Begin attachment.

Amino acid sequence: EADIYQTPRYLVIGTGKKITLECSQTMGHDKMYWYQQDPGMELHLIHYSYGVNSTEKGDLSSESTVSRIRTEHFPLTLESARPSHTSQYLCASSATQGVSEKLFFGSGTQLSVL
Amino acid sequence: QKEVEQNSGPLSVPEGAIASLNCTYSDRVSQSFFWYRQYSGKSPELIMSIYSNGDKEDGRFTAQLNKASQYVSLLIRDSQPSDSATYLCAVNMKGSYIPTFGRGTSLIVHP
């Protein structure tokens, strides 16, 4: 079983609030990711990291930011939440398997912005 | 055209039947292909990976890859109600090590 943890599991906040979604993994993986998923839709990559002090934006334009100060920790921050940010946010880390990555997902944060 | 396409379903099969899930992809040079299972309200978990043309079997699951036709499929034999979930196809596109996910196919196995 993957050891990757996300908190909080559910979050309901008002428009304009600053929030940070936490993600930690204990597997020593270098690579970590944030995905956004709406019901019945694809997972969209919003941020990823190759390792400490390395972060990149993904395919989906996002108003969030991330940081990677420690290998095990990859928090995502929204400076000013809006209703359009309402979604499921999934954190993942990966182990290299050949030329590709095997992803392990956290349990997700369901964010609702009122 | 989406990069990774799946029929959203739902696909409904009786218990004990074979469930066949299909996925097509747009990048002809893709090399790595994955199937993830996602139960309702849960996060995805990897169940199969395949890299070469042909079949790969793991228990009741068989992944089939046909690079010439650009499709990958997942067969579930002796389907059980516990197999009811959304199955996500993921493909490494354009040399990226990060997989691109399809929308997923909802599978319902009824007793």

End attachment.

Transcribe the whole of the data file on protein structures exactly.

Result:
Amino acid sequence: EADIYQTPRYLVIGTGKKITLECSQTMGHDKMYWYQQDPGMELHLIHYSYGVNSTEKGDLSSESTVSRIRTEHFPLTLESARPSHTSQYLCASSATQGVSEKLFFGSGTQLSVL
Amino acid sequence: QKEVEQNSGPLSVPEGAIASLNCTYSDRVSQSFFWYRQYSGKSPELIMSIYSNGDKEDGRFTAQLNKASQYVSLLIRDSQPSDSATYLCAVNMKGSYIPTFGRGTSLIVHP
């Protein structure tokens, strides 16, 4: 079983609030990711990291930011939440398997912005 | 055209039947292909990976890859109600090590 943890599991906040979604993994993986998923839709990559002090934006334009100060920790921050940010946010880390990555997902944060 | 396409379903099969899930992809040079299972309200978990043309079997699951036709499929034999979930196809596109996910196919196995 993957050891990757996300908190909080559910979050309901008002428009304009600053929030940070936490993600930690204990597997020593270098690579970590944030995905956004709406019901019945694809997972969209919003941020990823190759390792400490390395972060990149993904395919989906996002108003969030991330940081990677420690290998095990990859928090995502929204400076000013809006209703359009309402979604499921999934954190993942990966182990290299050949030329590709095997992803392990956290349990997700369901964010609702009122 | 989406990069990774799946029929959203739902696909409904009786218990004990074979469930066949299909996925097509747009990048002809893709090399790595994955199937993830996602139960309702849960996060995805990897169940199969395949890299070469042909079949790969793991228990009741068989992944089939046909690079010439650009499709990958997942067969579930002796389907059980516990197999009811959304199955996500993921493909490494354009040399990226990060997989691109399809929308997923909802599978319902009824007793």